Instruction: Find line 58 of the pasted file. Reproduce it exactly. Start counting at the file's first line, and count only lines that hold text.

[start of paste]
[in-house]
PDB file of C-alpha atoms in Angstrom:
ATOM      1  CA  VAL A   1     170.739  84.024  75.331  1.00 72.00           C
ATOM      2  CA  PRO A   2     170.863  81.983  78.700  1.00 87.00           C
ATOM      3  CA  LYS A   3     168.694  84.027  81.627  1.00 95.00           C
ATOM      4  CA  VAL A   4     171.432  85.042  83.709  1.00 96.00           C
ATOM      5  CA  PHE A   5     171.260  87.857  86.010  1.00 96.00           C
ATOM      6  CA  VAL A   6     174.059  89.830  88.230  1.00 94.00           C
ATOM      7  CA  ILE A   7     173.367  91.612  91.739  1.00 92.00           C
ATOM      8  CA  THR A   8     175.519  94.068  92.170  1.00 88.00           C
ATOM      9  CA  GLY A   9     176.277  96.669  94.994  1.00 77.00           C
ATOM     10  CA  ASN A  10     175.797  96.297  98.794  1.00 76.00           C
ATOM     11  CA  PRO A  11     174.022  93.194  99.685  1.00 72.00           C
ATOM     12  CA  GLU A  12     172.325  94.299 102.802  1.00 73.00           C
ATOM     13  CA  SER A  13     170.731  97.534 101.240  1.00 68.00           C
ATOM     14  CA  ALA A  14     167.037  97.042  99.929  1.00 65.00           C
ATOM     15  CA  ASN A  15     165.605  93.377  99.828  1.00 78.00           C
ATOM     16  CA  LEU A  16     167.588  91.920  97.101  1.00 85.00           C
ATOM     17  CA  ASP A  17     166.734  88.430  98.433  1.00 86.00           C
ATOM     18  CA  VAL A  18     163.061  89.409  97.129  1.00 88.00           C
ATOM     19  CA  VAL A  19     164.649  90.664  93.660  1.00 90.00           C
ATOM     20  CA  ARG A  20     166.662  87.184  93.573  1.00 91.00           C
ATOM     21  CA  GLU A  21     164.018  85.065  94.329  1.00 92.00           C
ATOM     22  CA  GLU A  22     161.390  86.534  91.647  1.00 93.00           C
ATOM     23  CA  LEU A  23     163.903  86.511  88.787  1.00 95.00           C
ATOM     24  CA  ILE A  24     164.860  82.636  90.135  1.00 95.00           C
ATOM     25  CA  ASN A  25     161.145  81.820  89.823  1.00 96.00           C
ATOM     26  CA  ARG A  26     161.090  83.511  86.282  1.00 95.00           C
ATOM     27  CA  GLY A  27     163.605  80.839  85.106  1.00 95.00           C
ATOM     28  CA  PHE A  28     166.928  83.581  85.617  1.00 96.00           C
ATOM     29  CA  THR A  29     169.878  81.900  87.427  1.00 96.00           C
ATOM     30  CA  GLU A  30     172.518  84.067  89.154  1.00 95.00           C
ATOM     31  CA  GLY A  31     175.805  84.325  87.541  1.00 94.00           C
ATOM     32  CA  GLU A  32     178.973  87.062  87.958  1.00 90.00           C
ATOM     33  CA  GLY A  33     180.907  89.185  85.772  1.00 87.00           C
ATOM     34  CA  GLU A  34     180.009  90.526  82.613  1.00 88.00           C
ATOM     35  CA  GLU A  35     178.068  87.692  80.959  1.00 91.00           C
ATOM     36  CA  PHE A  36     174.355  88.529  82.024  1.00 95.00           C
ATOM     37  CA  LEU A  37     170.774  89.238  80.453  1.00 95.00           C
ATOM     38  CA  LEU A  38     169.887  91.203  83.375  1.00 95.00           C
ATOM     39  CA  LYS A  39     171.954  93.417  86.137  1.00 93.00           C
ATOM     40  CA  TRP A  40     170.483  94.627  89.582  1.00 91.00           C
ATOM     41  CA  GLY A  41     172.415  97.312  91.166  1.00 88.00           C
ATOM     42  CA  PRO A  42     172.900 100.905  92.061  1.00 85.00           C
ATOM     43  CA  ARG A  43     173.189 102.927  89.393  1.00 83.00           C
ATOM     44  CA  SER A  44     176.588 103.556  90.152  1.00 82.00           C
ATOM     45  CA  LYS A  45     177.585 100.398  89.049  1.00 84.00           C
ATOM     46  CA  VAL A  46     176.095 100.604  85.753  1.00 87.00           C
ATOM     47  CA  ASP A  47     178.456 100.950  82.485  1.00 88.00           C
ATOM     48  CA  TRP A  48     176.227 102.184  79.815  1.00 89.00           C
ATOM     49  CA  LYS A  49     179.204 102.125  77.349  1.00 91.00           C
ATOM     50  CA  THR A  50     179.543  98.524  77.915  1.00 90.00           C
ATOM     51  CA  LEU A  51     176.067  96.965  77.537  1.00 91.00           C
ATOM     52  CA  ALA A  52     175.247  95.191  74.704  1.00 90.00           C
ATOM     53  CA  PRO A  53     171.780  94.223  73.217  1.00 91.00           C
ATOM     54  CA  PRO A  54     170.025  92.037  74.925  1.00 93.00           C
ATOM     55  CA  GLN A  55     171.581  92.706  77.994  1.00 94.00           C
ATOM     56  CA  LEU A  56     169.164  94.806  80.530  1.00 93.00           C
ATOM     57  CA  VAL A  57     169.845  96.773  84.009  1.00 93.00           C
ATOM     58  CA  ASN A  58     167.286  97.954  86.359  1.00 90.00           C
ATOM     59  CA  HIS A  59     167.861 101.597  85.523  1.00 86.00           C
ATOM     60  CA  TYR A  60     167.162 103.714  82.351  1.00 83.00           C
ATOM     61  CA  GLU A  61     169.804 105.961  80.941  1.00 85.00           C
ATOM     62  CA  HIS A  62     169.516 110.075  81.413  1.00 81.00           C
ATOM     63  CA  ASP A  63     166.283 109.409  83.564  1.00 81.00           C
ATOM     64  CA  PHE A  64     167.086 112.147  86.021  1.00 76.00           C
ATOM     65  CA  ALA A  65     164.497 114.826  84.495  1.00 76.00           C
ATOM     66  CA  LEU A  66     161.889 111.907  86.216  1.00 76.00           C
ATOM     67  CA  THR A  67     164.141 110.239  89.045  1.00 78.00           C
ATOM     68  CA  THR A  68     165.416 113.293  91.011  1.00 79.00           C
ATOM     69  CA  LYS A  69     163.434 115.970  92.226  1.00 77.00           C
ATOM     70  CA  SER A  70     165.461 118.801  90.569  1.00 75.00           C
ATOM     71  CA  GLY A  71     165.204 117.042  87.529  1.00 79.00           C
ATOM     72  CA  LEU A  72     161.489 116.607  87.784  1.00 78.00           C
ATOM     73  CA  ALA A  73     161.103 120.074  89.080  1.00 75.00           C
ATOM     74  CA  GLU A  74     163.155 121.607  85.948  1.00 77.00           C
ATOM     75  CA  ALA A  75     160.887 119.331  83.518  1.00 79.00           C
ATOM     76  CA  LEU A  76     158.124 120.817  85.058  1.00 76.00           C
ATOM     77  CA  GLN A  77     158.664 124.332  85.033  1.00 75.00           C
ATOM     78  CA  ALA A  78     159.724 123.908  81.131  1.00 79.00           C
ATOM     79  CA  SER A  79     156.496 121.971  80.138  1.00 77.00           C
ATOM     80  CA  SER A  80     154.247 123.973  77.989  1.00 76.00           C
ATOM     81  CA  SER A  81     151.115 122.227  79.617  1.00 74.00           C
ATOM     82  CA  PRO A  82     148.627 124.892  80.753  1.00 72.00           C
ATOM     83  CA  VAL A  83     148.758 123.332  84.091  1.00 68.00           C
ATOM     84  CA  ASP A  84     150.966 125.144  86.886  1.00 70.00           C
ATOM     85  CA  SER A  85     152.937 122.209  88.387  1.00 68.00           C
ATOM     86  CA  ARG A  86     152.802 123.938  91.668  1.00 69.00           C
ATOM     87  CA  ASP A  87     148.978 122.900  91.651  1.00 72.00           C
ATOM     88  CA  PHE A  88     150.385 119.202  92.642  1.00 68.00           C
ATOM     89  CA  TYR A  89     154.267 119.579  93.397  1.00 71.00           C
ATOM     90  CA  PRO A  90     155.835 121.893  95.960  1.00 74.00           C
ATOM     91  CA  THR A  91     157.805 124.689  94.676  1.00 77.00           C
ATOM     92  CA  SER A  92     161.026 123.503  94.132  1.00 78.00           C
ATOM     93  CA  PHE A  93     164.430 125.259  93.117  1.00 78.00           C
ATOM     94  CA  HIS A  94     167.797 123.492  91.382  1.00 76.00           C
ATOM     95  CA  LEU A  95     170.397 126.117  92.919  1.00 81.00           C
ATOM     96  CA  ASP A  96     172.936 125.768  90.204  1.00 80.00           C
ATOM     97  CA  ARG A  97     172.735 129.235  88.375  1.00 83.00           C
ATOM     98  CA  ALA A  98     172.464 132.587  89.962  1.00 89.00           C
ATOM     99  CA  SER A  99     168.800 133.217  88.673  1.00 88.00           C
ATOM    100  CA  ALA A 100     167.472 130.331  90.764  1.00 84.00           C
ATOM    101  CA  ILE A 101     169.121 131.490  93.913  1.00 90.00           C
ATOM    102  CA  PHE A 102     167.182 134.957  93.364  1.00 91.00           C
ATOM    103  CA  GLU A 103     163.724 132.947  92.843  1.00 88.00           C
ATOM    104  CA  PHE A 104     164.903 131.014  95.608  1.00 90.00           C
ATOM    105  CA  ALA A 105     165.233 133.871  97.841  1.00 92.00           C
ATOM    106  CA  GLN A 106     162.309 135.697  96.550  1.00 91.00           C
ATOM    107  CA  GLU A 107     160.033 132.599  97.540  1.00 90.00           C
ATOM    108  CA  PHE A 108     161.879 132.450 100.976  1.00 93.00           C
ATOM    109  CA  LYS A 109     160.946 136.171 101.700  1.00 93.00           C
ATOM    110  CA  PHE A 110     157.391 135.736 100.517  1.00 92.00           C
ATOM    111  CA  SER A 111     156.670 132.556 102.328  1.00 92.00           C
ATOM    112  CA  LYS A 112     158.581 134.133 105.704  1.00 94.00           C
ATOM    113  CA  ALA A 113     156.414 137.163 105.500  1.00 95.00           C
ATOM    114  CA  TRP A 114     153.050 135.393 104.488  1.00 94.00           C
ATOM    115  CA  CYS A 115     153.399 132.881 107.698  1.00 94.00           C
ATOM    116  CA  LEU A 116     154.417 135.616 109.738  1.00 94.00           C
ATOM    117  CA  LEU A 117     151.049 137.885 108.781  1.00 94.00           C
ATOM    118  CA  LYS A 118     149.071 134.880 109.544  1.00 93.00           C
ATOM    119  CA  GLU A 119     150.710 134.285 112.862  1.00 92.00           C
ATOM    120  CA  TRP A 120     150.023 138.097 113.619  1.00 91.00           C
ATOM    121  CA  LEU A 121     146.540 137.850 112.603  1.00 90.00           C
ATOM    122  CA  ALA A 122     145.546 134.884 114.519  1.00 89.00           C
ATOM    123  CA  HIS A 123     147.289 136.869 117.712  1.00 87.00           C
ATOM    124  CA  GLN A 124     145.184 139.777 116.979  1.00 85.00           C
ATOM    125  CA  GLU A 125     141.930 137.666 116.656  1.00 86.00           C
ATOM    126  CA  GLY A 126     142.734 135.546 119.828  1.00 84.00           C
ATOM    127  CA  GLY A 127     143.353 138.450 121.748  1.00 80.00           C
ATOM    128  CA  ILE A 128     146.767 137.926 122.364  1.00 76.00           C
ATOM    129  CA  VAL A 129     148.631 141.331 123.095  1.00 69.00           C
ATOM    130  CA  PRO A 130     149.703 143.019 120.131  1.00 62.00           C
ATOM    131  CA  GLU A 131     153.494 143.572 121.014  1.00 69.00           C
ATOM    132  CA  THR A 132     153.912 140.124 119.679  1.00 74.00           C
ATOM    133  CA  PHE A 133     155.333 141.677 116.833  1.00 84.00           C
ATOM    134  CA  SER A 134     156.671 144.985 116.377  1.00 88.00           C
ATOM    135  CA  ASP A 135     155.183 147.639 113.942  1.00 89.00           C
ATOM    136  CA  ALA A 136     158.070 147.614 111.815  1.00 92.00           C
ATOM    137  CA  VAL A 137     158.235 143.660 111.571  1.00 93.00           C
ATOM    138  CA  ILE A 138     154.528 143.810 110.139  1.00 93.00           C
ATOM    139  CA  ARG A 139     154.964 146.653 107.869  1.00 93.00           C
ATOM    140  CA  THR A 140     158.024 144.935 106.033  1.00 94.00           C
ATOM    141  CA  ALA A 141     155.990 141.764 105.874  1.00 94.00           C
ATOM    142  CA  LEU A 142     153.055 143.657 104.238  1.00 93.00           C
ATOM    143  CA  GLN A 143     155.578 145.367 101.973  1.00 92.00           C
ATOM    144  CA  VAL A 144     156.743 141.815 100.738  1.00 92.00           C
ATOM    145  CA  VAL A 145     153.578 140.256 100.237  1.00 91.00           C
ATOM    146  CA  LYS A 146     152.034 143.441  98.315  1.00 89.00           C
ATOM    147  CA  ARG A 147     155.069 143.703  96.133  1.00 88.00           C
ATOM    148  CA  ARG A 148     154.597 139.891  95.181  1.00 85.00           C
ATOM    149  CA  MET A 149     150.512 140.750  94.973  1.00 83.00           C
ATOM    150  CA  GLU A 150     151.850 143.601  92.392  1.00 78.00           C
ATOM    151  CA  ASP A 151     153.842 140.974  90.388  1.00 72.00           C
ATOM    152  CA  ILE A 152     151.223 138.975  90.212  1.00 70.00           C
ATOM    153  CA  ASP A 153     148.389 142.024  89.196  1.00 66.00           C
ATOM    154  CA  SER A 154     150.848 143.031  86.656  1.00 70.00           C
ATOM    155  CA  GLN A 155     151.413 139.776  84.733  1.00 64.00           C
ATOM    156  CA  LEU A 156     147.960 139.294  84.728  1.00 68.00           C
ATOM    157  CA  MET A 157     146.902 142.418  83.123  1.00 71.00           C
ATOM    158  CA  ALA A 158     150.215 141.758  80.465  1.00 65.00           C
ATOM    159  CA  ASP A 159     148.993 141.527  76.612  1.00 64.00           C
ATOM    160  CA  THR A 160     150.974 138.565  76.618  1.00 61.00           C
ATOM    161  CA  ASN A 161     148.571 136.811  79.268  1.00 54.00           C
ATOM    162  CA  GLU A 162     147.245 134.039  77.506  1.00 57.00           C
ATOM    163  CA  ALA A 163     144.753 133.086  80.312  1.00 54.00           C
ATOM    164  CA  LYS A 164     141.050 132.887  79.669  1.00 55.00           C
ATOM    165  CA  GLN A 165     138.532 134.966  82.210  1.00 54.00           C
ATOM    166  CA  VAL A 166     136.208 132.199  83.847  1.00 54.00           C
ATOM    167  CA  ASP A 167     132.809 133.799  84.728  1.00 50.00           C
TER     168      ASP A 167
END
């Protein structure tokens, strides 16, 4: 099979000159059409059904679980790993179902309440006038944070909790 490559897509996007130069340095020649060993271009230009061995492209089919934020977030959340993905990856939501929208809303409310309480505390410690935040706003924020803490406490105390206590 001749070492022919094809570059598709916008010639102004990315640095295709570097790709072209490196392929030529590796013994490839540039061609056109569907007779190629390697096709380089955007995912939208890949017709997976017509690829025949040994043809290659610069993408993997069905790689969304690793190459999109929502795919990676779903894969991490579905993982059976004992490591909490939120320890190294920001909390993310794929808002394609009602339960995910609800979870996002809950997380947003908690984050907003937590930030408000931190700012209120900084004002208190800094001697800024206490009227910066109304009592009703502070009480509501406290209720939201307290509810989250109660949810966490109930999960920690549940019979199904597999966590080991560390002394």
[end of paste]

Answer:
ATOM     56  CA  LEU A  56     169.164  94.806  80.530  1.00 93.00           C